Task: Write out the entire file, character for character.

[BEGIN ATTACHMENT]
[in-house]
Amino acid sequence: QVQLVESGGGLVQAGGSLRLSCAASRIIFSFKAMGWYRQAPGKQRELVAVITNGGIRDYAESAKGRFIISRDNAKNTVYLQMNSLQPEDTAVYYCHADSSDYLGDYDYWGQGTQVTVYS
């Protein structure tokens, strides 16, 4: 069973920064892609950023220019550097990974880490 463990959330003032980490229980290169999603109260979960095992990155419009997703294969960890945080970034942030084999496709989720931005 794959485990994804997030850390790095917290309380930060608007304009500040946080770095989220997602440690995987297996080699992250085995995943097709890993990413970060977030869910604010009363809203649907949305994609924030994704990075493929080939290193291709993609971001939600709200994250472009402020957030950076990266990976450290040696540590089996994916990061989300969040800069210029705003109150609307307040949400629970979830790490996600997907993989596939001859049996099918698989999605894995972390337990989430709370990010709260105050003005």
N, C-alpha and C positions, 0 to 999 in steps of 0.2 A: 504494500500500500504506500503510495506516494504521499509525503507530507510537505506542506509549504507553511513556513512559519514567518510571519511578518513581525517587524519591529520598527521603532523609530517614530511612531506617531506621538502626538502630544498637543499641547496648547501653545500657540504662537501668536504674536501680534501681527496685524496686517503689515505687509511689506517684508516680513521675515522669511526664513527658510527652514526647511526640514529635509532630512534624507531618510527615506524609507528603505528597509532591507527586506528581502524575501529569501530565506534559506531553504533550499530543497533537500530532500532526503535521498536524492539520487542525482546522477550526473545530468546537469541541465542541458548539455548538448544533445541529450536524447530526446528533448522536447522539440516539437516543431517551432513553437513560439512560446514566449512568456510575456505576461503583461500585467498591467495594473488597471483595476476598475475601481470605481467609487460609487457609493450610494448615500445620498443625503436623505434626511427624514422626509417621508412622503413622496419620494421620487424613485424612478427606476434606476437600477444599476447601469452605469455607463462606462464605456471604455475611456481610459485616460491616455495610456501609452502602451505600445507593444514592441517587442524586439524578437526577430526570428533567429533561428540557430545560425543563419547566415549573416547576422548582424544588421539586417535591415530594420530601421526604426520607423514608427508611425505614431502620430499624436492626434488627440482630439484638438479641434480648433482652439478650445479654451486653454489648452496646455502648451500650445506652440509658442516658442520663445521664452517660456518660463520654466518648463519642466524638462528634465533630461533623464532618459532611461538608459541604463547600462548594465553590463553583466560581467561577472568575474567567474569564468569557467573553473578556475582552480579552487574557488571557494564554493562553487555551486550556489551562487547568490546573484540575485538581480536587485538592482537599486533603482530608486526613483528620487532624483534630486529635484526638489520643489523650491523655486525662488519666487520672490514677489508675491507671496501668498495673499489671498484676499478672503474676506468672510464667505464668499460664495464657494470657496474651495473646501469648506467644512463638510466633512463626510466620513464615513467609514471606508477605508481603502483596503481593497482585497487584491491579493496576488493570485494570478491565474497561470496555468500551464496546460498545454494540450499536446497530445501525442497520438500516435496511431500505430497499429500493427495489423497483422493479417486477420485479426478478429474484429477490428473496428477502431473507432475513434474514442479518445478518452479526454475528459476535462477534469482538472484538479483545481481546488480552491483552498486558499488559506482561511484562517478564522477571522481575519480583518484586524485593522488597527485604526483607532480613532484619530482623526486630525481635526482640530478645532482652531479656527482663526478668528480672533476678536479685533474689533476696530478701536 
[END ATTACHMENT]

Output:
[in-house]
Amino acid sequence: QVQLVESGGGLVQAGGSLRLSCAASRIIFSFKAMGWYRQAPGKQRELVAVITNGGIRDYAESAKGRFIISRDNAKNTVYLQMNSLQPEDTAVYYCHADSSDYLGDYDYWGQGTQVTVYS
């Protein structure tokens, strides 16, 4: 069973920064892609950023220019550097990974880490 463990959330003032980490229980290169999603109260979960095992990155419009997703294969960890945080970034942030084999496709989720931005 794959485990994804997030850390790095917290309380930060608007304009500040946080770095989220997602440690995987297996080699992250085995995943097709890993990413970060977030869910604010009363809203649907949305994609924030994704990075493929080939290193291709993609971001939600709200994250472009402020957030950076990266990976450290040696540590089996994916990061989300969040800069210029705003109150609307307040949400629970979830790490996600997907993989596939001859049996099918698989999605894995972390337990989430709370990010709260105050003005």
N, C-alpha and C positions, 0 to 999 in steps of 0.2 A: 504494500500500500504506500503510495506516494504521499509525503507530507510537505506542506509549504507553511513556513512559519514567518510571519511578518513581525517587524519591529520598527521603532523609530517614530511612531506617531506621538502626538502630544498637543499641547496648547501653545500657540504662537501668536504674536501680534501681527496685524496686517503689515505687509511689506517684508516680513521675515522669511526664513527658510527652514526647511526640514529635509532630512534624507531618510527615506524609507528603505528597509532591507527586506528581502524575501529569501530565506534559506531553504533550499530543497533537500530532500532526503535521498536524492539520487542525482546522477550526473545530468546537469541541465542541458548539455548538448544533445541529450536524447530526446528533448522536447522539440516539437516543431517551432513553437513560439512560446514566449512568456510575456505576461503583461500585467498591467495594473488597471483595476476598475475601481470605481467609487460609487457609493450610494448615500445620498443625503436623505434626511427624514422626509417621508412622503413622496419620494421620487424613485424612478427606476434606476437600477444599476447601469452605469455607463462606462464605456471604455475611456481610459485616460491616455495610456501609452502602451505600445507593444514592441517587442524586439524578437526577430526570428533567429533561428540557430545560425543563419547566415549573416547576422548582424544588421539586417535591415530594420530601421526604426520607423514608427508611425505614431502620430499624436492626434488627440482630439484638438479641434480648433482652439478650445479654451486653454489648452496646455502648451500650445506652440509658442516658442520663445521664452517660456518660463520654466518648463519642466524638462528634465533630461533623464532618459532611461538608459541604463547600462548594465553590463553583466560581467561577472568575474567567474569564468569557467573553473578556475582552480579552487574557488571557494564554493562553487555551486550556489551562487547568490546573484540575485538581480536587485538592482537599486533603482530608486526613483528620487532624483534630486529635484526638489520643489523650491523655486525662488519666487520672490514677489508675491507671496501668498495673499489671498484676499478672503474676506468672510464667505464668499460664495464657494470657496474651495473646501469648506467644512463638510466633512463626510466620513464615513467609514471606508477605508481603502483596503481593497482585497487584491491579493496576488493570485494570478491565474497561470496555468500551464496546460498545454494540450499536446497530445501525442497520438500516435496511431500505430497499429500493427495489423497483422493479417486477420485479426478478429474484429477490428473496428477502431473507432475513434474514442479518445478518452479526454475528459476535462477534469482538472484538479483545481481546488480552491483552498486558499488559506482561511484562517478564522477571522481575519480583518484586524485593522488597527485604526483607532480613532484619530482623526486630525481635526482640530478645532482652531479656527482663526478668528480672533476678536479685533474689533476696530478701536 